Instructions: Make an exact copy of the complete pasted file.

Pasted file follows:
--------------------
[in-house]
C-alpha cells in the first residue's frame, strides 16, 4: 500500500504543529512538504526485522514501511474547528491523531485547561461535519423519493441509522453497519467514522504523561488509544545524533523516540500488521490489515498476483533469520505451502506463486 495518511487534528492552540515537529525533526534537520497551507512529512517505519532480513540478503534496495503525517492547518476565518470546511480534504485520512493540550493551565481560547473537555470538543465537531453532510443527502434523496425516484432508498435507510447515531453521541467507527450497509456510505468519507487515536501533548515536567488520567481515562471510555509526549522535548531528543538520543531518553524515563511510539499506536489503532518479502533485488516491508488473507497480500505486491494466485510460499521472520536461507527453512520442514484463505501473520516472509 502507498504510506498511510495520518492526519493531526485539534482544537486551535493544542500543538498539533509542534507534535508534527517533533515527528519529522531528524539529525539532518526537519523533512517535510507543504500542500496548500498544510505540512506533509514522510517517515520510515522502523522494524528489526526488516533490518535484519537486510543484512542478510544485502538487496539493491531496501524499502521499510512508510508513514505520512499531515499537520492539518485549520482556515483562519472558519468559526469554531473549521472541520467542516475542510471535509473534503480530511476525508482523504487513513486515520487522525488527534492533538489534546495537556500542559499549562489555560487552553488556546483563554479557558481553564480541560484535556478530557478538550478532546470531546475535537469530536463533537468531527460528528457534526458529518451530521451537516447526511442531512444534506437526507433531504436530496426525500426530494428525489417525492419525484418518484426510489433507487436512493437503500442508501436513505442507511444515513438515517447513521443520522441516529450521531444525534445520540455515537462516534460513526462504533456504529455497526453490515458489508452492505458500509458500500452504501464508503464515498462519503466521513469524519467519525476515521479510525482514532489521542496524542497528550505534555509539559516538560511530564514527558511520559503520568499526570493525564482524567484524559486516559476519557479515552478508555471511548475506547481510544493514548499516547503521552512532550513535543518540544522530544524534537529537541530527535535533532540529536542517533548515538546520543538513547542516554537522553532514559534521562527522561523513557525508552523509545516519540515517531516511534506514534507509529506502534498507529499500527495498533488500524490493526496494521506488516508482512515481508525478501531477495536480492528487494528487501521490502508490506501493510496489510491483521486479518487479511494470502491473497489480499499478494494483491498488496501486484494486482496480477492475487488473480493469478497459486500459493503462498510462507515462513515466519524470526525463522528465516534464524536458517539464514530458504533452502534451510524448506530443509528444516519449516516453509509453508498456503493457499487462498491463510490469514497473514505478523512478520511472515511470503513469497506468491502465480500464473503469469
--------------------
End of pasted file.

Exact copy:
[in-house]
C-alpha cells in the first residue's frame, strides 16, 4: 500500500504543529512538504526485522514501511474547528491523531485547561461535519423519493441509522453497519467514522504523561488509544545524533523516540500488521490489515498476483533469520505451502506463486 495518511487534528492552540515537529525533526534537520497551507512529512517505519532480513540478503534496495503525517492547518476565518470546511480534504485520512493540550493551565481560547473537555470538543465537531453532510443527502434523496425516484432508498435507510447515531453521541467507527450497509456510505468519507487515536501533548515536567488520567481515562471510555509526549522535548531528543538520543531518553524515563511510539499506536489503532518479502533485488516491508488473507497480500505486491494466485510460499521472520536461507527453512520442514484463505501473520516472509 502507498504510506498511510495520518492526519493531526485539534482544537486551535493544542500543538498539533509542534507534535508534527517533533515527528519529522531528524539529525539532518526537519523533512517535510507543504500542500496548500498544510505540512506533509514522510517517515520510515522502523522494524528489526526488516533490518535484519537486510543484512542478510544485502538487496539493491531496501524499502521499510512508510508513514505520512499531515499537520492539518485549520482556515483562519472558519468559526469554531473549521472541520467542516475542510471535509473534503480530511476525508482523504487513513486515520487522525488527534492533538489534546495537556500542559499549562489555560487552553488556546483563554479557558481553564480541560484535556478530557478538550478532546470531546475535537469530536463533537468531527460528528457534526458529518451530521451537516447526511442531512444534506437526507433531504436530496426525500426530494428525489417525492419525484418518484426510489433507487436512493437503500442508501436513505442507511444515513438515517447513521443520522441516529450521531444525534445520540455515537462516534460513526462504533456504529455497526453490515458489508452492505458500509458500500452504501464508503464515498462519503466521513469524519467519525476515521479510525482514532489521542496524542497528550505534555509539559516538560511530564514527558511520559503520568499526570493525564482524567484524559486516559476519557479515552478508555471511548475506547481510544493514548499516547503521552512532550513535543518540544522530544524534537529537541530527535535533532540529536542517533548515538546520543538513547542516554537522553532514559534521562527522561523513557525508552523509545516519540515517531516511534506514534507509529506502534498507529499500527495498533488500524490493526496494521506488516508482512515481508525478501531477495536480492528487494528487501521490502508490506501493510496489510491483521486479518487479511494470502491473497489480499499478494494483491498488496501486484494486482496480477492475487488473480493469478497459486500459493503462498510462507515462513515466519524470526525463522528465516534464524536458517539464514530458504533452502534451510524448506530443509528444516519449516516453509509453508498456503493457499487462498491463510490469514497473514505478523512478520511472515511470503513469497506468491502465480500464473503469469